By all accounts, 2015 was the year that Alicia Vikander cemented her position as a leading big-screen actress. She appeared in seven films, including "The Danish Girl," which has landed her an Academy Award nomination for best supporting actress.
Not too long ago, the 27-year-old actress from Sweden was considering a career in law, partially as a means to fund her drama pursuits. But a few weeks before her law school classes were to begin, she was offered her first leading role in "Pure." That movie won her the Swedish Guldbagge Award and launched her career.
Now she's received multiple award nominations for the "The Danish Girl," including from the Screen Actors Guild. Vikander plays Gerda Wegener, a painter who both struggles with and encourages her husband's transformation into a woman.
I'm quite terrified going into new roles. That's also a fear that I hope will never go away. I think it's an edge coming into a project not really knowing how to approach it. When I did my first film it was with Lisa Langseth, a woman that had directed her own script. And she trusted me — a girl who hadn't done any feature film in any smaller or bigger part before. Giving me the lead was an incredible trust and she gave me a great chance.
I think she helped me build a confidence. Lately now, talking about "The Danish Girl," Tom [Hooper] was so keen on always encouraging both me and Eddie [Redmayne] to fail. So I think even now, even after I've been given the chance to do several films, I think it will be as nerve-racking to step into whatever role lies ahead.
Is that fear part of what's attractive to you in new roles? That it's something you haven't done that is a little terrifying?
I've been so lucky doing quite different films. That [difference] comes to the genres or characters and ways that filmmakers work. So each project has been a very different experience as a whole. I think that is definitely what I get excited about when I read a script or hear about a character or meet a film director.
How do you do that when you're working as steadily as you are? When you're making so many movies and things are coming fast, and when you're not filming, you're doing press interviews. How do you get those life experiences that make you a better actor?
I actually made a list, when I had done my first feature, of things that I would do if I had a bigger time off, [when] I could have never have thought that I would be as lucky and busy as I have been. That [included] going to France. I've already booked a sommelier course because I'd love to do it. That was a dream since I was a kid. I would love to get motorcycle lessons done. So that's also booked in to do.
Are these all things on your list?
Yeah! That's like little passion things, but also, I tried out for theater school and I did not get in the two years when I tried out. I'm so fortunate calling my passion my job today, but that thing of being open-minded — I got into university and I realized that I loved film. And I had met producers in theater and film and a lot of them said they have gone through law to be able to produce. So I got into law school and strangely enough, that was when I got my first role. So suddenly I had to put that on hold, but I think that's a very important thing to step away from this industry.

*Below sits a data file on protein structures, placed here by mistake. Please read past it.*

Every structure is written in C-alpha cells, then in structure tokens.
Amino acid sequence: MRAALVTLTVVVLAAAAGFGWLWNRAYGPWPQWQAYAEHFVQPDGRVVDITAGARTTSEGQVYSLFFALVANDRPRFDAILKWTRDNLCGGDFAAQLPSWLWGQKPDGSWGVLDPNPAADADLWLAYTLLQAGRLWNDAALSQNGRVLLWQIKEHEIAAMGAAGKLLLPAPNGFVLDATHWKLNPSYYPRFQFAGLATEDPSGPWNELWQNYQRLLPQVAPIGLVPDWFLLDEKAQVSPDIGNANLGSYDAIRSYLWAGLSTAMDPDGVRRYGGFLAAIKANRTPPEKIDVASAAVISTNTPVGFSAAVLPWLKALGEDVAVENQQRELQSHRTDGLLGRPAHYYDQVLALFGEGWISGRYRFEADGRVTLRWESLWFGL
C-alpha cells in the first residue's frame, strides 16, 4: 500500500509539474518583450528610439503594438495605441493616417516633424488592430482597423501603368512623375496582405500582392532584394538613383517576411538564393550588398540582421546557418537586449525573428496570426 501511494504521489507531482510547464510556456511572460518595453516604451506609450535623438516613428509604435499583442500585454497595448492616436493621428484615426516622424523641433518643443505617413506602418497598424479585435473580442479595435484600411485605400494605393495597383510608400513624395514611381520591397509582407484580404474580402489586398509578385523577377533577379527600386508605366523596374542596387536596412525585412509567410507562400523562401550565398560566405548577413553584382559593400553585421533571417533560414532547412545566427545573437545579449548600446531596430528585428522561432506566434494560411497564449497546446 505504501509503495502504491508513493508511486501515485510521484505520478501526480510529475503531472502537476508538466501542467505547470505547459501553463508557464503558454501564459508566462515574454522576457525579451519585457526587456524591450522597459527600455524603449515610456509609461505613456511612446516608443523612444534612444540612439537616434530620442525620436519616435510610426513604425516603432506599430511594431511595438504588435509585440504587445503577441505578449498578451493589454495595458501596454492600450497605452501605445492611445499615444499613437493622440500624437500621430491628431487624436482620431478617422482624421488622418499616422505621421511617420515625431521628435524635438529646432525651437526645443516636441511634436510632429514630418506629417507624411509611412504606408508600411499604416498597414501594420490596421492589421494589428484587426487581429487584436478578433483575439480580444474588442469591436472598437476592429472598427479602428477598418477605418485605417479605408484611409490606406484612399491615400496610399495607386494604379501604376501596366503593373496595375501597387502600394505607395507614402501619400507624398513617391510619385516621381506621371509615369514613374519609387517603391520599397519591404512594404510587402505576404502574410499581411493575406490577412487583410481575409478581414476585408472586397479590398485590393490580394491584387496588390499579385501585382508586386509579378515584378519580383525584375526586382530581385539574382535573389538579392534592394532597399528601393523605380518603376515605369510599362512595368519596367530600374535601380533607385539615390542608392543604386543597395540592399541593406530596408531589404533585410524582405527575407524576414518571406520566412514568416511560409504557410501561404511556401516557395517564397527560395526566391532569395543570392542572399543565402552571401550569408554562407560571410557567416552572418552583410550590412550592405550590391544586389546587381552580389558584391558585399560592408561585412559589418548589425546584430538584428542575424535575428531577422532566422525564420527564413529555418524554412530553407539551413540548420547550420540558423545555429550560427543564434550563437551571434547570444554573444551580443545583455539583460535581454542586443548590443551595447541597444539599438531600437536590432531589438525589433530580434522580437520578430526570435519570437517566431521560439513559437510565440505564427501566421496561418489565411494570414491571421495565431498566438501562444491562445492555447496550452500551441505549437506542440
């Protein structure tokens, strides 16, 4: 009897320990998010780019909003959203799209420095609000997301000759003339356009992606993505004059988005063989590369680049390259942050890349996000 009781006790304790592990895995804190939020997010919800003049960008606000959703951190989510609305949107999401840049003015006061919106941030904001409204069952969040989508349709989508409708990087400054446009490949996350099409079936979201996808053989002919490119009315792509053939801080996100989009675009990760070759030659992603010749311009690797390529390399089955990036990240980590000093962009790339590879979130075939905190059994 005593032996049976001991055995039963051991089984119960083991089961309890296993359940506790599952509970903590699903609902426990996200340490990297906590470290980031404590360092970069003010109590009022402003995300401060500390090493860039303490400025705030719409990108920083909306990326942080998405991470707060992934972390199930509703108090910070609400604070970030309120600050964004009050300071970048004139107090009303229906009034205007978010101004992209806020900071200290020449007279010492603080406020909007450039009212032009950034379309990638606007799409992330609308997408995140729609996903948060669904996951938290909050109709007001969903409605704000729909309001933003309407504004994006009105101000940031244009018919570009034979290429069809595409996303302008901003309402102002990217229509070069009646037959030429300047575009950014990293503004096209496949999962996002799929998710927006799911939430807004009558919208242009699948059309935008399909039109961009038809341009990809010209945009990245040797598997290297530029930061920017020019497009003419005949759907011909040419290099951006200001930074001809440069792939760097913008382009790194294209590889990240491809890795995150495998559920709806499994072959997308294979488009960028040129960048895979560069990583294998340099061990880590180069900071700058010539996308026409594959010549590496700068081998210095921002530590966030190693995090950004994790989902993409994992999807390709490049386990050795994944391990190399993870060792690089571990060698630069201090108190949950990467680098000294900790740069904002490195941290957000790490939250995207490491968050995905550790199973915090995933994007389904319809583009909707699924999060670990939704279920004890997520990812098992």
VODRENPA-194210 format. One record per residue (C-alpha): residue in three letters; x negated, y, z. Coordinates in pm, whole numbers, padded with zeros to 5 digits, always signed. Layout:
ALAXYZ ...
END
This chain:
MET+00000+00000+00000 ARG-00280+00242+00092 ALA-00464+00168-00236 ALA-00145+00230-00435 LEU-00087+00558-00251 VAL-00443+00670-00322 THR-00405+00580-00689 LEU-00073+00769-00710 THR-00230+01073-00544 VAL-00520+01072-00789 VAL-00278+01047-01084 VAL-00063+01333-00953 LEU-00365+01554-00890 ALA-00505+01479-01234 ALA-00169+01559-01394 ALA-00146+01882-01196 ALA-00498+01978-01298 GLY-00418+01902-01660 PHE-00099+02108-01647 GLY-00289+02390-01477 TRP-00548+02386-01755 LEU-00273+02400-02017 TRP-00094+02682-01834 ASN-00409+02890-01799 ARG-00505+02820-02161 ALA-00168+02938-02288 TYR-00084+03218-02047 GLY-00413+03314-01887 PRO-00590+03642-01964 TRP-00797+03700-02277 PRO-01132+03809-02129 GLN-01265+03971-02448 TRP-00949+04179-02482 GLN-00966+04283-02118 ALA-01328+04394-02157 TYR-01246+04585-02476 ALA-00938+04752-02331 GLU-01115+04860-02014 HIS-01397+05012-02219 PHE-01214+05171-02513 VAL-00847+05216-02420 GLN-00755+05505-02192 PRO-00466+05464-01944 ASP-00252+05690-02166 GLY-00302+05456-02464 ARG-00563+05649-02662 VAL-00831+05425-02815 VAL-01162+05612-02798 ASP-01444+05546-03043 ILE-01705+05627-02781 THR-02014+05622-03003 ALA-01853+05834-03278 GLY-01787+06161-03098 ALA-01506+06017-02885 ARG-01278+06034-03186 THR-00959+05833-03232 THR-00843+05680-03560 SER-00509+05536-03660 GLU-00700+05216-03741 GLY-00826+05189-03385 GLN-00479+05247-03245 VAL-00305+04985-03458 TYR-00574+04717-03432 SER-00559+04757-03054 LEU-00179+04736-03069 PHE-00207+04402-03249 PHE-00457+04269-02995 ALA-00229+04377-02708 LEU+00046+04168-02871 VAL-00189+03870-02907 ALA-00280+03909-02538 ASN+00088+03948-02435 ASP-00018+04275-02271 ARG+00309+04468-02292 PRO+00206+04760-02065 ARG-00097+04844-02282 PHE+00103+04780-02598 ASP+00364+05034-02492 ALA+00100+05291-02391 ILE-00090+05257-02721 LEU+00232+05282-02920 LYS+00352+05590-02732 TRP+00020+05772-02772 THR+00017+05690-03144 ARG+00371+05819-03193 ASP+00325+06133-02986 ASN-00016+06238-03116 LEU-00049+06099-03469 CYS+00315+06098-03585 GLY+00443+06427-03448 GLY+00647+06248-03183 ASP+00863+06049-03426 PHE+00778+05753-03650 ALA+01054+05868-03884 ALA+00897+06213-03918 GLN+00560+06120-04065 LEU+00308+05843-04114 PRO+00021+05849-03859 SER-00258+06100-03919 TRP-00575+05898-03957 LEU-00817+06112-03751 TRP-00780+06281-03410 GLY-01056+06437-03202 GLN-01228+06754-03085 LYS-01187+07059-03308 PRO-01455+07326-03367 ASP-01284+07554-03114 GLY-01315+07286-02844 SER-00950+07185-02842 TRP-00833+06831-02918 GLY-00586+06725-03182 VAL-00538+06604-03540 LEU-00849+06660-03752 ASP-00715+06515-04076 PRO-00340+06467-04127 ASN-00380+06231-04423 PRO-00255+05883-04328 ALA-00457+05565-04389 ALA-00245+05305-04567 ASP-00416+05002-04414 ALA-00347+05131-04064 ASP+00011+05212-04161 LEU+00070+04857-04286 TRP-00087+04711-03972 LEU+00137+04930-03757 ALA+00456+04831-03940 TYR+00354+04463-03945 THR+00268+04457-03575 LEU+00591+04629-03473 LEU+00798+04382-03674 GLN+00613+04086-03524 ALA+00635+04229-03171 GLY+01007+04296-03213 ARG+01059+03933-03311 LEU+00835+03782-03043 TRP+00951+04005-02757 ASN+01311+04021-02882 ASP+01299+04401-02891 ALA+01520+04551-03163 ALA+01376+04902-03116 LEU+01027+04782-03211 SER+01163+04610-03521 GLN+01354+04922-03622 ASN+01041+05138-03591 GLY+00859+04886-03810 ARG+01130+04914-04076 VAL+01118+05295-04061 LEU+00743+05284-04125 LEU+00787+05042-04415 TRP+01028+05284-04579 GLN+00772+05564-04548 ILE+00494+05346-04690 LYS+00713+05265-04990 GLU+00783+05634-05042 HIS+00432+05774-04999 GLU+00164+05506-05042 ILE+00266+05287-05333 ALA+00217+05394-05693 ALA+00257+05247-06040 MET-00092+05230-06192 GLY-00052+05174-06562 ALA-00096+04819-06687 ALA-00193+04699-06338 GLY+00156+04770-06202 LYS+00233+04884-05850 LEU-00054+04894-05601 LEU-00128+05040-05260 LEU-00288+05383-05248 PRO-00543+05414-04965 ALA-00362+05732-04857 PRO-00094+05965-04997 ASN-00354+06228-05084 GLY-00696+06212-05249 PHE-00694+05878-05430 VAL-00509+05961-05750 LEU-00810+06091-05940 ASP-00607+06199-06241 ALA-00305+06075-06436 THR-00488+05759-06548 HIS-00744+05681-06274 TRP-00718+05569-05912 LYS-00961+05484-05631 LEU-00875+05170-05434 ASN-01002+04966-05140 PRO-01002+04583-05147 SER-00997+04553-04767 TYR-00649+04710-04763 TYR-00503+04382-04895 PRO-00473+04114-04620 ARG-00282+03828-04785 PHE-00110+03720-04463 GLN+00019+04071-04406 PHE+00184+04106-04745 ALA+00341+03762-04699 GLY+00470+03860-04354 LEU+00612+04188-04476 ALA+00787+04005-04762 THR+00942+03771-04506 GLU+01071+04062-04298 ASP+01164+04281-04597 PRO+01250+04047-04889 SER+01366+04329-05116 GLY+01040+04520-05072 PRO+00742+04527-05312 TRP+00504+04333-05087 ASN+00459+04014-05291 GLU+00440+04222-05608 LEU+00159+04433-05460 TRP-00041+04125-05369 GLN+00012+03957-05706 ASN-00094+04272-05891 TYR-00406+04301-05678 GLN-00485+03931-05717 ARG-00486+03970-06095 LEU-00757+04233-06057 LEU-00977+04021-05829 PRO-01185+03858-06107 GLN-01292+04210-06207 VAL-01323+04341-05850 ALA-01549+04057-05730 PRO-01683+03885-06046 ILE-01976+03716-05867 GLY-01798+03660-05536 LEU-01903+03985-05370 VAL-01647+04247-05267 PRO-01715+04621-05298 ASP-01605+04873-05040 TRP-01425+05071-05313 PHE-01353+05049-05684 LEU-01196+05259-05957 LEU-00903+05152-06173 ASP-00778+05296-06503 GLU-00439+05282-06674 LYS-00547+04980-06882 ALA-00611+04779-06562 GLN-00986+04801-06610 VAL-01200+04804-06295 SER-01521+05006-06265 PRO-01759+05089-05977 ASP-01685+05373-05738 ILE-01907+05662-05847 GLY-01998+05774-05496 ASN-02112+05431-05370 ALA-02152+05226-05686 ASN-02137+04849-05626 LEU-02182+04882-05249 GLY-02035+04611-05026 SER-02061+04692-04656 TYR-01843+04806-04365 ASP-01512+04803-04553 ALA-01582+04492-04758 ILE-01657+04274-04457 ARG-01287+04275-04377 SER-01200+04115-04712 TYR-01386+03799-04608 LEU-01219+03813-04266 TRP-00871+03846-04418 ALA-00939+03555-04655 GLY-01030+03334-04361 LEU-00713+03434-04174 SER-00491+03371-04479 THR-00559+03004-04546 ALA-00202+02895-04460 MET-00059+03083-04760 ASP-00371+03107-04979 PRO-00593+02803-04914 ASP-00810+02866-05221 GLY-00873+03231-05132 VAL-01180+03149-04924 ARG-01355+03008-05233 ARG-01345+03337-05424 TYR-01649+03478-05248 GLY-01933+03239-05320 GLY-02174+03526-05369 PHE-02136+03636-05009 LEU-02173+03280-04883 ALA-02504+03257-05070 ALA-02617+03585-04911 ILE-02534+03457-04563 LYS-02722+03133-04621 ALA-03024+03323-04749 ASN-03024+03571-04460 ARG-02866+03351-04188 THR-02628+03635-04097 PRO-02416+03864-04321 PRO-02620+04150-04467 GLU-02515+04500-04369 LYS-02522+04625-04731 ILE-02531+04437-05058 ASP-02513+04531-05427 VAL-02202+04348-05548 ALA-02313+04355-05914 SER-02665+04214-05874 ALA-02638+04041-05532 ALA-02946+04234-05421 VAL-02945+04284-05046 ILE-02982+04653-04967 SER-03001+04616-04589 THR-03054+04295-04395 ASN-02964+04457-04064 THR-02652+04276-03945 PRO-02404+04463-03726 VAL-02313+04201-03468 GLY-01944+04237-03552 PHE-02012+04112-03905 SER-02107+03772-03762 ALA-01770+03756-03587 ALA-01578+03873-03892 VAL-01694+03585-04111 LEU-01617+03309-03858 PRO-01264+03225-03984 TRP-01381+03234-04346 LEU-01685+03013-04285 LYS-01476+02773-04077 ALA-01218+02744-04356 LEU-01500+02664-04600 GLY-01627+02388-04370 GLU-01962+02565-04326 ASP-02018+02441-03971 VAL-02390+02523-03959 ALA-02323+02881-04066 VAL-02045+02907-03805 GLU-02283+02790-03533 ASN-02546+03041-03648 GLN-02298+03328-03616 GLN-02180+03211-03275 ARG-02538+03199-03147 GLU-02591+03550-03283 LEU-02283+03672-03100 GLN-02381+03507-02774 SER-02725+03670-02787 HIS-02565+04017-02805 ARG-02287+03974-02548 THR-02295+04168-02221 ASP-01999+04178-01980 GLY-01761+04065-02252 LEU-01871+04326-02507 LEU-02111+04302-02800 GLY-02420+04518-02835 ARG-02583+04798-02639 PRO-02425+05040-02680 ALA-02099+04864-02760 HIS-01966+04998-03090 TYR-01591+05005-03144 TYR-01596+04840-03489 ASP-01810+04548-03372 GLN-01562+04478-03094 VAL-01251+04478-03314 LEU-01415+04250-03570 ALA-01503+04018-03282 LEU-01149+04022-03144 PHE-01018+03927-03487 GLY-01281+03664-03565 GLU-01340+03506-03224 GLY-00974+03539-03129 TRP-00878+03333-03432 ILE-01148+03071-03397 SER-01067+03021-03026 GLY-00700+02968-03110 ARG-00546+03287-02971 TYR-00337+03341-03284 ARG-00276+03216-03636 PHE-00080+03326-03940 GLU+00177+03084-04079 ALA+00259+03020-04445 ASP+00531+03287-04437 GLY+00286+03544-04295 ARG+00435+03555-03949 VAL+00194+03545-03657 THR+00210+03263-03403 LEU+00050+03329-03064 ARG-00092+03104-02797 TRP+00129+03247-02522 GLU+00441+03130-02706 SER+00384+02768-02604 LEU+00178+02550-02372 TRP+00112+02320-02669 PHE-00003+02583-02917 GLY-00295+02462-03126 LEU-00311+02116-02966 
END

When two theater schools say that you're not qualified to attend, do you have family members or someone close that assures you to keep going?
I think I've had a family who's been extremely supportive throughout these years. I moved away when I was 15. It was very sad to leave that early, but it was because I went to ballet school. It was tough for my mom just to let me go and live by myself at that age. She was always like, I'll be there for you. I'll support you. My dad did the same thing.
Do you miss anything about making movies in Sweden? It's obviously different than making movies in Hollywood.
The films I've done in Sweden are very raw, very emotionally real, about real people. I would love to go back and work in my native language. It's a different kind of relationship you have with your emotions and thoughts when they come through your native language.
Are there things about the job that have been a tough adjustment, like talking about a movie and doing press for a movie?
Yes, like in this year, because I had so many films. I must say, Thank god it gets a bit easier. I remember my first time I was in Berlin Film Festival five years ago for "The Shooting Star." Domhnall Gleeson was also another one of them. That was before we had done our two films together.
I was so nervous that I stuttered my way through and my English was not very good. It was very difficult for me to try and explain and talk to about emotions in a film because I didn't have the tools to express myself. I didn't go to theater school, so my education has been with the people that I've been given a chance to work with and to see work. But since January of last year, I hadn't done much interviews [laughs].
You talked about being fearful before you start shooting. Was there a scene in "The Danish Girl" that you were most fearful about, and did that scene turn out to be the most scariest to do?
Do you know what? I have this thing when I get a script ... I make like one, two and three stars next to different scenes. If there are scenes that have popped out while reading the script that I really like and treasure, in one way, they become the ones that I am both the most excited about and also that I want to give justice. So you're nervous. I'm putting three stars on one point, and then I know on Wednesday in two weeks, I start to count down to that day to do that scene.
"The Danish Girl" is currently in theaters.